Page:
Thursday, March 14 — The city’s mayoral-appointed Financial Health Team has approved recommendations to alter city employee health care and pension systems and significantly change the way some city services are provided in an effort to stop chronic budget deficits. One suggests looking at selling City Hall.
The recommendations, which the 16-member team has worked on since September, will be presented to Lansing Mayor Virg Bernero and the City Council on Monday. Many of the recommendations could not be made unilaterally by the administration, leaving some up to City Council approval or through renegotiating employee contracts.
The goal of the recommendations is to turn the city into “Lansing 2.0,” said former mayor David Hollister, the head of the Financial Health Team. Following through with the recommendations would result in a “fundamental restructuring of city operations,” he said.
Hollister didn’t sugarcoat the city’s financial situation.
“We tried doing more with less,” he said. “That has reached its limits. Now we’re going to do less with less.”
Attorney Steven Liedel presented the long-term recommendations to the team. He said acting on many of the recommendations would take cooperation with city employees and the state Legislature.
The long-term solutions focused heavily on restructuring the city’s pension and retiree benefit system. Recommended changes to the pension system include adjusting the multiplier that determines benefits and increasing the eligible retirement age.
As for retiree health care, the team recommends the city evaluate moving to defined contribution retiree health care benefits from a defined benefits system. The team also recommends the city consider issuing bonds to finance the city’s unfunded liabilities for retiree health care.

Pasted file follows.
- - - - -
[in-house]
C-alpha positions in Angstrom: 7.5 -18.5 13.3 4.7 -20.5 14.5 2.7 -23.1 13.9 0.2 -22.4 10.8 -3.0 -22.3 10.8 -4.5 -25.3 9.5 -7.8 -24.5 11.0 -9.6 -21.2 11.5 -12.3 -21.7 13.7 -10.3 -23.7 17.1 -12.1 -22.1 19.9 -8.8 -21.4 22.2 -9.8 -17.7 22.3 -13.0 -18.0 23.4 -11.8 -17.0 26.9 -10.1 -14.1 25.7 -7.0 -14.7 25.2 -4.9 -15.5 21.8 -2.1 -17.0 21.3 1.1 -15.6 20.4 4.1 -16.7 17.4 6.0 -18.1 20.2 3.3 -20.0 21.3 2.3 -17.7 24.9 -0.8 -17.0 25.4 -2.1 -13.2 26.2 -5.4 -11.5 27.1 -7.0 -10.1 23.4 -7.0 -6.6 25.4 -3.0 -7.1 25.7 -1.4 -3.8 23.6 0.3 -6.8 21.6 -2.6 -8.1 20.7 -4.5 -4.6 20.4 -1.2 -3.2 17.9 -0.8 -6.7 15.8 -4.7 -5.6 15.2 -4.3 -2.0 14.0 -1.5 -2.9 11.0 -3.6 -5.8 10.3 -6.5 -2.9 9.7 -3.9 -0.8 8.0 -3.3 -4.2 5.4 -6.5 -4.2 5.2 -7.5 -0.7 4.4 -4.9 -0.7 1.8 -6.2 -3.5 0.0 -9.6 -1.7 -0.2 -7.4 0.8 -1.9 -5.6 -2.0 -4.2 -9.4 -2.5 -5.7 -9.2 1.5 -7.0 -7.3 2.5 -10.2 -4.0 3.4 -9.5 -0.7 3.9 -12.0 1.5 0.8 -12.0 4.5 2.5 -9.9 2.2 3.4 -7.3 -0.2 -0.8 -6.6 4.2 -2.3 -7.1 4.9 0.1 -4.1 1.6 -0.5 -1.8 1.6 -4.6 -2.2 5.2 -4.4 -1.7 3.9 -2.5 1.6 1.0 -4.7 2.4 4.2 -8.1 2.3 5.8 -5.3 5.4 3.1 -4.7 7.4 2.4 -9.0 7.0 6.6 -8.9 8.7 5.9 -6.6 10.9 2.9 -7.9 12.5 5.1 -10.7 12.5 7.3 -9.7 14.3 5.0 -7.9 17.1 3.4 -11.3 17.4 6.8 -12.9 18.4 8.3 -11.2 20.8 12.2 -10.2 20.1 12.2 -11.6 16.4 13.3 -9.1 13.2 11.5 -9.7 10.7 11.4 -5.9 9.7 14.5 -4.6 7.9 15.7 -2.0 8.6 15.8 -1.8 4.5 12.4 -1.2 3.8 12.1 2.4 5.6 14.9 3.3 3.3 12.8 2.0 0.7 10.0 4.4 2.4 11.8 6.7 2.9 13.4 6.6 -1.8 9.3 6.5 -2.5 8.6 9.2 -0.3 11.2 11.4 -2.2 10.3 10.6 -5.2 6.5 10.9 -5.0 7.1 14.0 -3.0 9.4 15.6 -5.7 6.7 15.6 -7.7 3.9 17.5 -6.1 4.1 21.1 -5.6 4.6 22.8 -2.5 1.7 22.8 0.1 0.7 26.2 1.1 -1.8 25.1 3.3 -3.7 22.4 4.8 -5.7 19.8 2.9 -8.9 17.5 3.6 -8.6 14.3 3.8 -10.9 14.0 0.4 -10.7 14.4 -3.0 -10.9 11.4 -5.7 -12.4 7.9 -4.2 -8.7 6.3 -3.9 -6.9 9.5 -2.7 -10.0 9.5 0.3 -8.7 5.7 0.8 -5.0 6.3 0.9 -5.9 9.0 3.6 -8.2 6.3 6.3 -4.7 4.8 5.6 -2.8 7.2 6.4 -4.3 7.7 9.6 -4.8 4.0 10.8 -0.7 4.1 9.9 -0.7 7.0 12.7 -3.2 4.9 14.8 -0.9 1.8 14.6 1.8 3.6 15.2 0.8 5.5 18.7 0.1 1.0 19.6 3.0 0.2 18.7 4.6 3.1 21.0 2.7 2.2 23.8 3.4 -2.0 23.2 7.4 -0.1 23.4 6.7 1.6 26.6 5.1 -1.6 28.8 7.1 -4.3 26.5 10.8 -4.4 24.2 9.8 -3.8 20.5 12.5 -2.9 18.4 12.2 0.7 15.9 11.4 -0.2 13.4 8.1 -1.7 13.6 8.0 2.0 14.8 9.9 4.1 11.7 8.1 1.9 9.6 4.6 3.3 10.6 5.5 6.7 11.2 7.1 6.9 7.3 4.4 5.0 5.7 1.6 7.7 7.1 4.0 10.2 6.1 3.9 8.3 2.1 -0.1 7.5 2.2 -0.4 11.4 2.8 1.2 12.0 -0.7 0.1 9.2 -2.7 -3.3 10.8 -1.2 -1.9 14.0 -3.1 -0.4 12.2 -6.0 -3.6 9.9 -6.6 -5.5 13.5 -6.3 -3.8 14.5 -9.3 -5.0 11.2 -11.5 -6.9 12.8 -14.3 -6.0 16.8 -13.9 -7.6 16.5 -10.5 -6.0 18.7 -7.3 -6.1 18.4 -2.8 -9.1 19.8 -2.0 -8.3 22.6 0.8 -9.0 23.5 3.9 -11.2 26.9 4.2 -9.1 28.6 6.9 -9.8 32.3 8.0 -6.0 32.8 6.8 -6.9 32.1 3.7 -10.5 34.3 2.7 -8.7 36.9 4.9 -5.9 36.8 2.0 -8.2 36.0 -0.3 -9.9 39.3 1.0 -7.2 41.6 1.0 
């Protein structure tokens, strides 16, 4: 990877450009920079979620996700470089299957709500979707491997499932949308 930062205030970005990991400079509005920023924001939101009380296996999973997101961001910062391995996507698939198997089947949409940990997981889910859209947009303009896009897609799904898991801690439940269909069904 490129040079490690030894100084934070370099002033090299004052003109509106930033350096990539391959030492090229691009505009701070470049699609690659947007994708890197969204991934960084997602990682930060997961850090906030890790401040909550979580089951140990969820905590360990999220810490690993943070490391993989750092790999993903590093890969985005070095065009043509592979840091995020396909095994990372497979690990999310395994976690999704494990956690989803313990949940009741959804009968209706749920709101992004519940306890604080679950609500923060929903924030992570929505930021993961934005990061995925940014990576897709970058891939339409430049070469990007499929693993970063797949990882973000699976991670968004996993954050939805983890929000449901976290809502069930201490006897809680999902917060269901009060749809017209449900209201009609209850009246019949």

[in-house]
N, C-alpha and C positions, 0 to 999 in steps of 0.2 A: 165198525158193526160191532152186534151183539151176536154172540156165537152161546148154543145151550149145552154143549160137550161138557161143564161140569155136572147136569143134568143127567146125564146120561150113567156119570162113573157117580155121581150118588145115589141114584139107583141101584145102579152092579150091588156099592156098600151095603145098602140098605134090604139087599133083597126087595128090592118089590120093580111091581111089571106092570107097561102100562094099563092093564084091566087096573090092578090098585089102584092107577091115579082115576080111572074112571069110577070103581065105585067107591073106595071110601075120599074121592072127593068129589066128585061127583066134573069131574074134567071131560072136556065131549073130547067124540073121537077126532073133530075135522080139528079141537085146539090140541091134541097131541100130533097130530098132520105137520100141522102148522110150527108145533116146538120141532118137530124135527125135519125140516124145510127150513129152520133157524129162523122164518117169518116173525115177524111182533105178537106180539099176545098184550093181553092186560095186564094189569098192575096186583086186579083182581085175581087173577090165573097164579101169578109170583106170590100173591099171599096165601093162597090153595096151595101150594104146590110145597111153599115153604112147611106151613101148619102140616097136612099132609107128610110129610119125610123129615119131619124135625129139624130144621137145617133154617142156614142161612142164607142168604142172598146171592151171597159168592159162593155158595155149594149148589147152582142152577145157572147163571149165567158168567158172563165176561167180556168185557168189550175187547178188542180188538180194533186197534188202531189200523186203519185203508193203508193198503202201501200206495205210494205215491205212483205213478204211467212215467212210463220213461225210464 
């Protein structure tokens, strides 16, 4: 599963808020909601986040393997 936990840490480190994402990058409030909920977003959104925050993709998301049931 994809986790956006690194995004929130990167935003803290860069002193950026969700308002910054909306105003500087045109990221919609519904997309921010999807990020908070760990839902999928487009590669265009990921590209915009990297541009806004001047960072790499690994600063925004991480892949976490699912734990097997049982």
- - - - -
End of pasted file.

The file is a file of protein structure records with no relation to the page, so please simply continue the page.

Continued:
For city employee health care, the team recommends substantial auditing of city employee dependents, starting a health and wellness program and a uniform health care benefit plan.
Hollister shared the team’s regional subcommittee recommendations. Regionalization recommendations include partnering with the Lansing School District in a shared administration building and information technology system with a shared chief information officer.
Overlapping with the long-term recommendations was the team’s idea to study whether the city should sell City Hall. The summary report states, “The City should immediately undertake a study as to whether city services could be more effectively delivered from another location, financed in part by the sale of the current City Hall property.”
Other regional recommendations include consolidating the county’s three district courts, a possible merger of Lansing and East Lansing fire departments and having the county sheriff run the city’s jails.
Both long-term and regional recommendations include privatizing “non-core functions” of the city, such as parking, trash pickup, ambulance services, accounting, information technology and cemetery and golf course maintenance. City employees would be able to bid on contracts as well.
The team recommends putting the Lansing Center and Thomas Cooley Stadium under the control of a “regional authority.” Although they benefit the region, both facilities are funded directly by the city, the team says. Similar ideas could be applied to city parks and the River Trail.
Hollister said the reports were 90 percent complete and minor language changes may take place over the weekend before they head to Bernero and the City Council.